Matthew Henry Commentary

    Verses 19, 20 - It is in
    vain to seek for justification by the works of the law. All must plead guilty. Guilty before God, is a dreadful word; but no ma can be justified by a law which condemns him for breaking it. The corruption in our nature, will for ever stop any justification by ou own works.


    Greek Textus Receptus


    διοτι
    1360 CONJ εξ 1537 PREP εργων 2041 N-GPN νομου 3551 N-GSM ου 3756 PRT-N δικαιωθησεται 1344 5701 V-FPI-3S πασα 3956 A-NSF σαρξ 4561 N-NSF ενωπιον 1799 ADV αυτου 846 P-GSM δια 1223 PREP γαρ 1063 CONJ νομου 3551 N-GSM επιγνωσις 1922 N-NSF αμαρτιας 266 N-GSF

    Vincent's NT Word Studies

    20. Works of the
    law. Not the Mosaic law in its ritual or ceremonial aspect; but the law in a deeper and more general sense, as written both in the decalogue and in the hearts of the Gentiles, and embracing the moral deeds of both Gentiles and Jews. The Mosaic law may indeed be regarded as the primary reference, but as representing a universal legislation and including all the rest. The moral revelation, which is the authoritative instruction of God, may be viewed either indefinitely and generally as the revelation of God to men; or authoritatively, as to the duty incumbent on man as man; or with reference to the instruction as to the duty incumbent on men as sinful men under a dispensation of mercy; or as instruction as to the duty of Jews as Jews. Ver. 20 relates to the instruction regarding the duty incumbent on men as men. "It is the law of commandments which enjoins those outer acts and inner choices and states which lie at the basis and constitute the essence of all true religion. In the background or focal point of these commandments he sees the decalogue, or duologue, which is often designated 'the moral law by way of pre-eminence" (Morison, from whom also the substance of this note is taken). By the phrase works of the law is meant the deeds prescribed by the law.

    Flesh (sarx). Equivalent to man. It is often used in the sense of a living creature - man or beast. Compare 1 Pet. i. 24; Matt. xxiv. 22; Luke iii. 6. Generally with a suggestion of weakness, frailty, mortality; Septuagint, Jer. xvii. 5; Psalm lxxvii. 39; Eph. vi. 12. The word here has no doctrinal bearing.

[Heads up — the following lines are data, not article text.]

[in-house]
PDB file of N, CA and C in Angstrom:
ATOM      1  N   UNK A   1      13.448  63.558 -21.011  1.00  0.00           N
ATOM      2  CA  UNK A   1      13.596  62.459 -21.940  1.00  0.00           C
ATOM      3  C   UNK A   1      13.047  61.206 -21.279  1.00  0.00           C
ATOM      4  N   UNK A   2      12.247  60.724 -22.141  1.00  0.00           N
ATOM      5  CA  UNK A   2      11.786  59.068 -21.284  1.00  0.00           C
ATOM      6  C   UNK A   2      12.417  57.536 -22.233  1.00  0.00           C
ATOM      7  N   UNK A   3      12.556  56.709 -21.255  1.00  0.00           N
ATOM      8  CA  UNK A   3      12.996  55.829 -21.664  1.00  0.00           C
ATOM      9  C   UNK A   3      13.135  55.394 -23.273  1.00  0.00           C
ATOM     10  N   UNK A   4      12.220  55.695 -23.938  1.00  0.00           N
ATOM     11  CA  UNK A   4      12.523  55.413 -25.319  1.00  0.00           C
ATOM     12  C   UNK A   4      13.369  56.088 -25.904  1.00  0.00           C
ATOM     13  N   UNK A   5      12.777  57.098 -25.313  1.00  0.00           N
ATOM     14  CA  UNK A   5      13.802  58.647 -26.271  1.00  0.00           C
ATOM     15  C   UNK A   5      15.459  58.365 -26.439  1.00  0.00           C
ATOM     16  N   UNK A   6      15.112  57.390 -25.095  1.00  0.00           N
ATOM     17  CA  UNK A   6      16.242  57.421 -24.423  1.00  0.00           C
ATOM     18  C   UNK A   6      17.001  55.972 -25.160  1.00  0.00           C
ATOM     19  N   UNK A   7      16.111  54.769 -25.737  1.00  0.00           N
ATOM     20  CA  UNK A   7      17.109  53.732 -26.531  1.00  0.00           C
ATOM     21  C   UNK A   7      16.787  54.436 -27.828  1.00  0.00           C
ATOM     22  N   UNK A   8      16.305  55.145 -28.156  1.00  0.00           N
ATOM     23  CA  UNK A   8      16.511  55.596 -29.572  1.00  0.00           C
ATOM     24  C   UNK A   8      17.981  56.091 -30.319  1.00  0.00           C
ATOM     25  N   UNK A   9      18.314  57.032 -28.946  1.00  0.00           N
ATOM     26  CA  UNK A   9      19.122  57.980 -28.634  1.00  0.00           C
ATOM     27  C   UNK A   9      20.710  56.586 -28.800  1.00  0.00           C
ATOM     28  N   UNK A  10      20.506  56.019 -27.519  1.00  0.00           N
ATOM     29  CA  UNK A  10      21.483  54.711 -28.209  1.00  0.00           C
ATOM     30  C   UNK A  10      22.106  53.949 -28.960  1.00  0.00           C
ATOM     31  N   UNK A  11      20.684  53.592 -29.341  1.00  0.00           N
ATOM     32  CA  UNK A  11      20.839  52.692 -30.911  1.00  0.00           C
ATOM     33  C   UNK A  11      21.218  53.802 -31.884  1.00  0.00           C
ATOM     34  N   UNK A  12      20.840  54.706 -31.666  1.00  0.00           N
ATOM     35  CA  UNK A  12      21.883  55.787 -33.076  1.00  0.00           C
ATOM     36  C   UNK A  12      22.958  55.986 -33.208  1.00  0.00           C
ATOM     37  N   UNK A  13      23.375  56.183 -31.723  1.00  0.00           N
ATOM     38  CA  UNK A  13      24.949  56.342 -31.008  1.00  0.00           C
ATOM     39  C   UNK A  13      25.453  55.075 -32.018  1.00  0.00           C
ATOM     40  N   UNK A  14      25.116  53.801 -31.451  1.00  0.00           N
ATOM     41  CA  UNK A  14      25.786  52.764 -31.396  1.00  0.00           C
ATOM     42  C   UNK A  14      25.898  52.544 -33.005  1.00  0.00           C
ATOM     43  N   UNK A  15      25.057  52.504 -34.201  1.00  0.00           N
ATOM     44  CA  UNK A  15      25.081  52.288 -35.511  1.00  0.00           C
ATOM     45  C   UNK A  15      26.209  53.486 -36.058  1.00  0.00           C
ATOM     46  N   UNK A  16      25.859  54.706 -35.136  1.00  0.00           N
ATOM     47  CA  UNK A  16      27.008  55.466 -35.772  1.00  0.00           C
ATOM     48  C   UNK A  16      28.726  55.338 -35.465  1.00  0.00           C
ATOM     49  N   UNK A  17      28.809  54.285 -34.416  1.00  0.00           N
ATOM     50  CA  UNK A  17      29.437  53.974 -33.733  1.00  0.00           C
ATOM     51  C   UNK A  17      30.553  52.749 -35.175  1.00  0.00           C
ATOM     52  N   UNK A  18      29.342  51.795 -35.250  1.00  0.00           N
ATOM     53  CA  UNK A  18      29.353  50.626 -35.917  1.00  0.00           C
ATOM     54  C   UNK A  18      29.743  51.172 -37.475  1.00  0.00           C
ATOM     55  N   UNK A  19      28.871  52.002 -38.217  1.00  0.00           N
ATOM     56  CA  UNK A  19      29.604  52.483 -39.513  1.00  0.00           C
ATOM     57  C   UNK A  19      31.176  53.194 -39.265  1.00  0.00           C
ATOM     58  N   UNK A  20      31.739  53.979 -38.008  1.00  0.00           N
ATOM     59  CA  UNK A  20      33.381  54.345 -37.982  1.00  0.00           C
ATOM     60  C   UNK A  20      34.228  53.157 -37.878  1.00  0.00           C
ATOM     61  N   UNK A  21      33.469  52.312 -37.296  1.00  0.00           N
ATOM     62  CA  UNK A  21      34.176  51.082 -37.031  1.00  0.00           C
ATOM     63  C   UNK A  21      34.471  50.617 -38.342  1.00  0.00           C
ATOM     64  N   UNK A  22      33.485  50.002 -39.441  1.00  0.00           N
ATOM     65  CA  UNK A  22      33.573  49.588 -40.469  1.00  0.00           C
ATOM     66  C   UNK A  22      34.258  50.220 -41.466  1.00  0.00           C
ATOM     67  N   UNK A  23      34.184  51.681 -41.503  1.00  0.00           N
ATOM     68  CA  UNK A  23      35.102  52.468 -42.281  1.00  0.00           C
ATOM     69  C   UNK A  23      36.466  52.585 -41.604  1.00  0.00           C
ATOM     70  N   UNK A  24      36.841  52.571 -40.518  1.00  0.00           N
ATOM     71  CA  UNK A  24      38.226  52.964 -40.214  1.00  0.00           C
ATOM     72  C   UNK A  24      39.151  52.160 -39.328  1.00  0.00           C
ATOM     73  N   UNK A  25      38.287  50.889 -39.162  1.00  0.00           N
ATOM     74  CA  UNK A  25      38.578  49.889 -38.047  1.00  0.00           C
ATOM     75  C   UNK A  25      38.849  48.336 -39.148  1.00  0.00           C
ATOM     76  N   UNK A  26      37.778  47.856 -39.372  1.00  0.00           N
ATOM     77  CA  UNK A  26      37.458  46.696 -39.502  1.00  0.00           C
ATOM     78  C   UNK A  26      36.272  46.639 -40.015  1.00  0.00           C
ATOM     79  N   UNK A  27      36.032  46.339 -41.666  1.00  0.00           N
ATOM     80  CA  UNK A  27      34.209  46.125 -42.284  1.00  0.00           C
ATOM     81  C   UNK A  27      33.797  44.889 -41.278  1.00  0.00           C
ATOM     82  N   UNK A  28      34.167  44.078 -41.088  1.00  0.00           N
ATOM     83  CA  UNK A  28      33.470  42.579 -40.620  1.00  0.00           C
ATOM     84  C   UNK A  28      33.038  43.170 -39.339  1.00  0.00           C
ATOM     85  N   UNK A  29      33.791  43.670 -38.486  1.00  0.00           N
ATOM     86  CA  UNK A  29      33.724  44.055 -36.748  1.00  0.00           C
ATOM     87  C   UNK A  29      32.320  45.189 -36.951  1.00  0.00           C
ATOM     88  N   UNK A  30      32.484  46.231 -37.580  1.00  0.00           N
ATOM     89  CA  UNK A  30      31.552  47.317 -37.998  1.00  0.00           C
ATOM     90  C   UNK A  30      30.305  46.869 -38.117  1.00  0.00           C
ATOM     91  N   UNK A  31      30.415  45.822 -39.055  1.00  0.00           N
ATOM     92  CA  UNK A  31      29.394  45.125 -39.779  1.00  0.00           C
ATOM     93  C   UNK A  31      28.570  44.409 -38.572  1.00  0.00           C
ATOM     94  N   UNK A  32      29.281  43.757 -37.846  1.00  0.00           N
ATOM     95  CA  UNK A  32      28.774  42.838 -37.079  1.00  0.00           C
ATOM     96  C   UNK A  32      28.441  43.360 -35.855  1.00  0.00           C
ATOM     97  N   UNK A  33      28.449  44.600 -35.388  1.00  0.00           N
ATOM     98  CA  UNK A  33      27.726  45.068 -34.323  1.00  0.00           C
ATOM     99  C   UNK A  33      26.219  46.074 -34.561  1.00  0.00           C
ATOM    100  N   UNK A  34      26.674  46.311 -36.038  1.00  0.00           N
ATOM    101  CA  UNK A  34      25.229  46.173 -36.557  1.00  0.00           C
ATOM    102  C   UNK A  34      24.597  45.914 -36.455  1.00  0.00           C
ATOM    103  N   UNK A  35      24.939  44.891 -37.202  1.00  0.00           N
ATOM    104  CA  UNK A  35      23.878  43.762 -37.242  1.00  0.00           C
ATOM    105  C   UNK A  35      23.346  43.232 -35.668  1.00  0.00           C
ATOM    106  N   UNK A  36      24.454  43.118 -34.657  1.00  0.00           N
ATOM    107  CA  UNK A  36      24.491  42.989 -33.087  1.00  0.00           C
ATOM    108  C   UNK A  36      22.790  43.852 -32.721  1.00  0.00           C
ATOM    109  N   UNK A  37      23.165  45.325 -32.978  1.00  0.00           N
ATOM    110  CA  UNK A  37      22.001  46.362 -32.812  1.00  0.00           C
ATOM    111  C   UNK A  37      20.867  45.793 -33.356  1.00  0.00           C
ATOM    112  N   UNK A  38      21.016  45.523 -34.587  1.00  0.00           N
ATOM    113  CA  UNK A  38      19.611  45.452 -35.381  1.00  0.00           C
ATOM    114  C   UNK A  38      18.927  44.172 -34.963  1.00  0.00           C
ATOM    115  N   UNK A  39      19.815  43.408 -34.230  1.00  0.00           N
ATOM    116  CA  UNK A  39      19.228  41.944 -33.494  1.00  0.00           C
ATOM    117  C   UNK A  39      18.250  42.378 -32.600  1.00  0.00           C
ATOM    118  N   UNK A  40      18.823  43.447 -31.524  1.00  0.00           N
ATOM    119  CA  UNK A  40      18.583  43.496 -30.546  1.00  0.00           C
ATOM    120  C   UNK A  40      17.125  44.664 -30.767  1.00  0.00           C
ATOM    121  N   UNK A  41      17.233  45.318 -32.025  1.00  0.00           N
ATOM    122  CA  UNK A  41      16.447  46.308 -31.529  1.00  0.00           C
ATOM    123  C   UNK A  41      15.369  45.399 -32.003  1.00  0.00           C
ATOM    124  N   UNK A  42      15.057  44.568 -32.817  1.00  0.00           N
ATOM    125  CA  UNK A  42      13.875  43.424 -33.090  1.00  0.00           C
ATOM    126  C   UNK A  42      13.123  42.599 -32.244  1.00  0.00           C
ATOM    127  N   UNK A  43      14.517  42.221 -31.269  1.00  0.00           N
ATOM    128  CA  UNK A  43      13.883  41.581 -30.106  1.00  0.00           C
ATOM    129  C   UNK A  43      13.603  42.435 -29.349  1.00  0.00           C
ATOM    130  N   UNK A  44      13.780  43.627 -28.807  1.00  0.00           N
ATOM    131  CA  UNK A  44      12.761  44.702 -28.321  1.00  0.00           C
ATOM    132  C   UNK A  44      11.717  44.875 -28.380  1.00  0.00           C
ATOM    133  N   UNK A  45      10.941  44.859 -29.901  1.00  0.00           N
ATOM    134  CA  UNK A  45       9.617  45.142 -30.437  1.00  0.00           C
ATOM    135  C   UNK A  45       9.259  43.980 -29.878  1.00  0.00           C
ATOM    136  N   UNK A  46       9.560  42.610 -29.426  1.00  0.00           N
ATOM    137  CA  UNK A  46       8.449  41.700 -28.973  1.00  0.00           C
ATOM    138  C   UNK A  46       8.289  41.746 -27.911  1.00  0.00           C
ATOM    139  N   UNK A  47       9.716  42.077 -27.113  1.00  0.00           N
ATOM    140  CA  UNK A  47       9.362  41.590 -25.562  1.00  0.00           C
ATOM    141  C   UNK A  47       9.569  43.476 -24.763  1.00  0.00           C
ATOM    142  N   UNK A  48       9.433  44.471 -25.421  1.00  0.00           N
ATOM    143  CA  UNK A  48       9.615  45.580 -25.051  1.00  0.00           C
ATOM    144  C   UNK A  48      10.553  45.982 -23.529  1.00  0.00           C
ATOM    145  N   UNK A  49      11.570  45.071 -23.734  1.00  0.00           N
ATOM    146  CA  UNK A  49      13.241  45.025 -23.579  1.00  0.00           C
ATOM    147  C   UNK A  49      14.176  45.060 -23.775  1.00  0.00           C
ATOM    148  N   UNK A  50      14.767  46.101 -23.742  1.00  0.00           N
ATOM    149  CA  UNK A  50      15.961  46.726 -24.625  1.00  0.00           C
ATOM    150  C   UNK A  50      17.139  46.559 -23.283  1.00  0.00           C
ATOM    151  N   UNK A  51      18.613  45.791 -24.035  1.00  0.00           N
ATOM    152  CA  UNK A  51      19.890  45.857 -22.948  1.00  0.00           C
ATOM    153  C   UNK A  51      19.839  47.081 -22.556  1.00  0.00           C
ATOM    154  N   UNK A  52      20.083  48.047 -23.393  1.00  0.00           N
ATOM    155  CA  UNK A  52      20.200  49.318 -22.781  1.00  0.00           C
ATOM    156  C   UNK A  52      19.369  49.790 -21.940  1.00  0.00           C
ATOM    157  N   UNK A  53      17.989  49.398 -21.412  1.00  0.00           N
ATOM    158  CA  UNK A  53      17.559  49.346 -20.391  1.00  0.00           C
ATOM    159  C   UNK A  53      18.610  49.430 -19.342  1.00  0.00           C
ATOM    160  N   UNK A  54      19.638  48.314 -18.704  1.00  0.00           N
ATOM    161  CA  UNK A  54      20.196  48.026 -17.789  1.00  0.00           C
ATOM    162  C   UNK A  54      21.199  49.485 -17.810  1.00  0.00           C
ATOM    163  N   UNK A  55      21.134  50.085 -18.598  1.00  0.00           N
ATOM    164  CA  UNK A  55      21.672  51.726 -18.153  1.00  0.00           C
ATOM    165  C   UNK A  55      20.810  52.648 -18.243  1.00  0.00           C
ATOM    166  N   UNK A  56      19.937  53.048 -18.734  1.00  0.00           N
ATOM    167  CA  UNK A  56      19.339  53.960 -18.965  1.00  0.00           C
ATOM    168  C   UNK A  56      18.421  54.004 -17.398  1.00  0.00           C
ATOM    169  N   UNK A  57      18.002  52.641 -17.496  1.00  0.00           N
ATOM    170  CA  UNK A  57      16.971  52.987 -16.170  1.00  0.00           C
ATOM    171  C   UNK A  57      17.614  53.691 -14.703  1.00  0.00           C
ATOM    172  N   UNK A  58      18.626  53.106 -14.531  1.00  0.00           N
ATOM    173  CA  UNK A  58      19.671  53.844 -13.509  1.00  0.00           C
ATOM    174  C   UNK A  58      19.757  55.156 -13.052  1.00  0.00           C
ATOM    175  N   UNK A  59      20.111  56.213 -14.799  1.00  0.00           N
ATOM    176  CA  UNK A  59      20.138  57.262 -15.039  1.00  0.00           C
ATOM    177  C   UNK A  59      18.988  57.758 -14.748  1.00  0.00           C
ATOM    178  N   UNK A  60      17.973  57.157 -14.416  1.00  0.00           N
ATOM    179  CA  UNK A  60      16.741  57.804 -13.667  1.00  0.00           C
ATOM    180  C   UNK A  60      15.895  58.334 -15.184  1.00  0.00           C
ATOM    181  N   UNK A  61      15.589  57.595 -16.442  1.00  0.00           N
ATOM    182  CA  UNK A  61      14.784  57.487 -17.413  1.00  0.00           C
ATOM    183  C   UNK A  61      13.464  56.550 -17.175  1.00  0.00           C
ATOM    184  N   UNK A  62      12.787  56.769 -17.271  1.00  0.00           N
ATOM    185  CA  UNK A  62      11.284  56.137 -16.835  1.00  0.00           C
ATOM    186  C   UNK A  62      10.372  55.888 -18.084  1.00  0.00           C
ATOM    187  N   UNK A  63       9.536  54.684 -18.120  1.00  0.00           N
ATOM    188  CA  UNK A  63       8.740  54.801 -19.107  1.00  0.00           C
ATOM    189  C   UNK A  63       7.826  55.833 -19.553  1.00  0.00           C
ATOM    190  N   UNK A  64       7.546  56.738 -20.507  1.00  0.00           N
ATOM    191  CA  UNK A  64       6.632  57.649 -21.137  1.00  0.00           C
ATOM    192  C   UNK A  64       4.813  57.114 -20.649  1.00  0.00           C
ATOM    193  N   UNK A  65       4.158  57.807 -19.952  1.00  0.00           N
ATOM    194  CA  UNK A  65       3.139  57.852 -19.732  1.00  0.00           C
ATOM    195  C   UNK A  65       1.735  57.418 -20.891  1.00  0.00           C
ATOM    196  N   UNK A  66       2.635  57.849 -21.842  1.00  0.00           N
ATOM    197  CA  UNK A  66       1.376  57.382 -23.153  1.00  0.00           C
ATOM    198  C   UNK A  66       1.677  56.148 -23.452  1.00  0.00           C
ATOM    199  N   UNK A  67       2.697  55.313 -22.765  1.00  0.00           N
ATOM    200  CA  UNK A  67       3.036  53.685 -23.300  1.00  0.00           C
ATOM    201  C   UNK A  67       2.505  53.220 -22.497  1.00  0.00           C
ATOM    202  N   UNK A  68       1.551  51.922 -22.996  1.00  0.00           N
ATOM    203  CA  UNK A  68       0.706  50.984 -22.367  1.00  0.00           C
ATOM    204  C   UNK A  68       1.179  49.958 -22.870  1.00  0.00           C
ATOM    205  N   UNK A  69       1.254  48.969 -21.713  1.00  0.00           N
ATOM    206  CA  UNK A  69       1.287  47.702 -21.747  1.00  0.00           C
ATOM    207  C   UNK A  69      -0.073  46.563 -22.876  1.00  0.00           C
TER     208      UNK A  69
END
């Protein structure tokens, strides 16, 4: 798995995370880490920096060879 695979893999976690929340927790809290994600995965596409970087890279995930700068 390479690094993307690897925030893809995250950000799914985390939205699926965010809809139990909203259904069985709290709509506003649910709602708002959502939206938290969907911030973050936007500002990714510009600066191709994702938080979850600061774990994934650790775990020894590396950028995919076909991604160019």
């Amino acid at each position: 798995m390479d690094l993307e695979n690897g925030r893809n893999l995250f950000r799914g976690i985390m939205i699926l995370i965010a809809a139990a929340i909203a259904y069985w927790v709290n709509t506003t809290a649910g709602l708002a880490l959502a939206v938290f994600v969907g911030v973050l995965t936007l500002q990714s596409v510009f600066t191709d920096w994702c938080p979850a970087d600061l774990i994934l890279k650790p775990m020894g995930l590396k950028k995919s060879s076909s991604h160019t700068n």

Be justified (dikaiwqhsetai). For the kindred adjective dikaiov righteous, see on i. 17. 1. Classical usage. The primitive meaning is to make right. This may take place absolutely or relatively. The person or thing may be made right in itself, or with reference to circumstances or to the minds of those who have to do with them. Applied to things or acts, as distinguished from persons, it signifies to make right in one's judgment. Thus Thucydides, ii. 6, 7. "The Athenians judged it right to retaliate on the Lacedaemonians." Herodotus, i., 89, Croesus says to Cyrus: "I think it right to shew thee whatever I may see to thy advantage."

    A different shade of meaning is to judge to be the case. So Thucydides, iv., cxxii. "The truth concerning the revolt was rather as the Athenians, judged the case to be." Again, it occurs simply in the sense to judge. Thucydides, v., xxvi. "If anyone agree that the interval of the truce should be excluded, he will not judge correctly "In both these latter cases the etymological idea of right is merged, and the judicial element predominates.

    In ecclesiastical usage, to judge to be right or to decide upon in ecclesiastical councils.

    Applied to persons, the meaning is predominantly judicial, though Aristotle ("Nichomachaean Ethics," v., 9) uses it in the sense of to treat one rightly. There is no reliable instance of the sense to make right intrinsically; but it means to make one right in some extrinsic or relative manner. Thus Aeschylus, "Agamemnon," 390-393: Paris, subjected to the judgment of men, tested (dikaiwqeiv) is compared to bad brass which turns black when subjected to friction. Thus tested or judged he stands in right relation to men's judgments. He is shown in the true baseness of his character.

    Thus the verb acquires the meaning of condemn; adjudge to be bad. Thucydides, iii., xl. Cleon says to the Athenians, "If you do not deal with the Mitylenaeans as I advise, you will condemn yourselves." From this readily arises the sense of punish; since the punishment of a guilty man is a setting him in right relation to the political or moral system which his conduct has infringed. Thus Herodotus, i., c. "Deioces the Mede, if he heard of any act of oppression, sent for the guilty party and punished him according to his offense." Compare Plato, "Laws," ii., 934. Plato uses dikaiwthria to denote places of punishment or houses of correction ("Phaedrus," 249). According to Cicero, dikaiow was used by the Sicilians of capital punishment: "Edikaiwqhsan, that is, as the Sicilians say, they were visited with punishment and executed" ("Against Verres," v., 57).

    To sum up the classical usage, the word has two main references:

    1, to persons;

    2, to things or acts. In both the judicial element is dominant.

    The primary sense, to make right, takes on the conventional meanings to judge a thing to be right, to judge, to right a person, to treat rightly, to condemn, punish, put to death.